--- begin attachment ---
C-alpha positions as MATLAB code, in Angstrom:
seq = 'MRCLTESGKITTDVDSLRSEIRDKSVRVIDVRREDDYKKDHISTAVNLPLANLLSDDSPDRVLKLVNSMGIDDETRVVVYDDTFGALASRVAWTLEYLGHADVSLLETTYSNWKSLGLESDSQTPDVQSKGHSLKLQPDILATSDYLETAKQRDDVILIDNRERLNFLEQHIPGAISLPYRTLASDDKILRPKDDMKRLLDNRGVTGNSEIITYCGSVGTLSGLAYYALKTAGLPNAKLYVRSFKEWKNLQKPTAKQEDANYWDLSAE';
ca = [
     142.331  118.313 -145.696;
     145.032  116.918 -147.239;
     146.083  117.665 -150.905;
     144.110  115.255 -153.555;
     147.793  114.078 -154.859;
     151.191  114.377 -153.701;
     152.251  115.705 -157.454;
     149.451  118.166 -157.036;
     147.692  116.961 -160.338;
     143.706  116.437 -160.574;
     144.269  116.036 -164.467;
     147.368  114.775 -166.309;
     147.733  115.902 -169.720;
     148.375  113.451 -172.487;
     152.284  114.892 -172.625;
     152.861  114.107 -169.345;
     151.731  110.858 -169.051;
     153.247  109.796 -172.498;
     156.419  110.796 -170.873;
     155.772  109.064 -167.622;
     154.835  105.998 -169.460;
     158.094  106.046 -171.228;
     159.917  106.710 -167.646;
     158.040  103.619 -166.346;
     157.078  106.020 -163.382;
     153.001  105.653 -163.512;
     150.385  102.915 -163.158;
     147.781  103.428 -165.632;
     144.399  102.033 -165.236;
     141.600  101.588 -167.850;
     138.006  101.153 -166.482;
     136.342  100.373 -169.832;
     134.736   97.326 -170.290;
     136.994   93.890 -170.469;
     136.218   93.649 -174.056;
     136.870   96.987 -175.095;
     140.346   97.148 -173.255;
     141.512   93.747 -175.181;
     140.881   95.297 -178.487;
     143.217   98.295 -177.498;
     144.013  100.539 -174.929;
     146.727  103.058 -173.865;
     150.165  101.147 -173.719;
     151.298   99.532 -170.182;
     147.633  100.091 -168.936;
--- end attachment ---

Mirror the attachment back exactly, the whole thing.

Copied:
C-alpha positions as MATLAB code, in Angstrom:
seq = 'MRCLTESGKITTDVDSLRSEIRDKSVRVIDVRREDDYKKDHISTAVNLPLANLLSDDSPDRVLKLVNSMGIDDETRVVVYDDTFGALASRVAWTLEYLGHADVSLLETTYSNWKSLGLESDSQTPDVQSKGHSLKLQPDILATSDYLETAKQRDDVILIDNRERLNFLEQHIPGAISLPYRTLASDDKILRPKDDMKRLLDNRGVTGNSEIITYCGSVGTLSGLAYYALKTAGLPNAKLYVRSFKEWKNLQKPTAKQEDANYWDLSAE';
ca = [
     142.331  118.313 -145.696;
     145.032  116.918 -147.239;
     146.083  117.665 -150.905;
     144.110  115.255 -153.555;
     147.793  114.078 -154.859;
     151.191  114.377 -153.701;
     152.251  115.705 -157.454;
     149.451  118.166 -157.036;
     147.692  116.961 -160.338;
     143.706  116.437 -160.574;
     144.269  116.036 -164.467;
     147.368  114.775 -166.309;
     147.733  115.902 -169.720;
     148.375  113.451 -172.487;
     152.284  114.892 -172.625;
     152.861  114.107 -169.345;
     151.731  110.858 -169.051;
     153.247  109.796 -172.498;
     156.419  110.796 -170.873;
     155.772  109.064 -167.622;
     154.835  105.998 -169.460;
     158.094  106.046 -171.228;
     159.917  106.710 -167.646;
     158.040  103.619 -166.346;
     157.078  106.020 -163.382;
     153.001  105.653 -163.512;
     150.385  102.915 -163.158;
     147.781  103.428 -165.632;
     144.399  102.033 -165.236;
     141.600  101.588 -167.850;
     138.006  101.153 -166.482;
     136.342  100.373 -169.832;
     134.736   97.326 -170.290;
     136.994   93.890 -170.469;
     136.218   93.649 -174.056;
     136.870   96.987 -175.095;
     140.346   97.148 -173.255;
     141.512   93.747 -175.181;
     140.881   95.297 -178.487;
     143.217   98.295 -177.498;
     144.013  100.539 -174.929;
     146.727  103.058 -173.865;
     150.165  101.147 -173.719;
     151.298   99.532 -170.182;
     147.633  100.091 -168.936;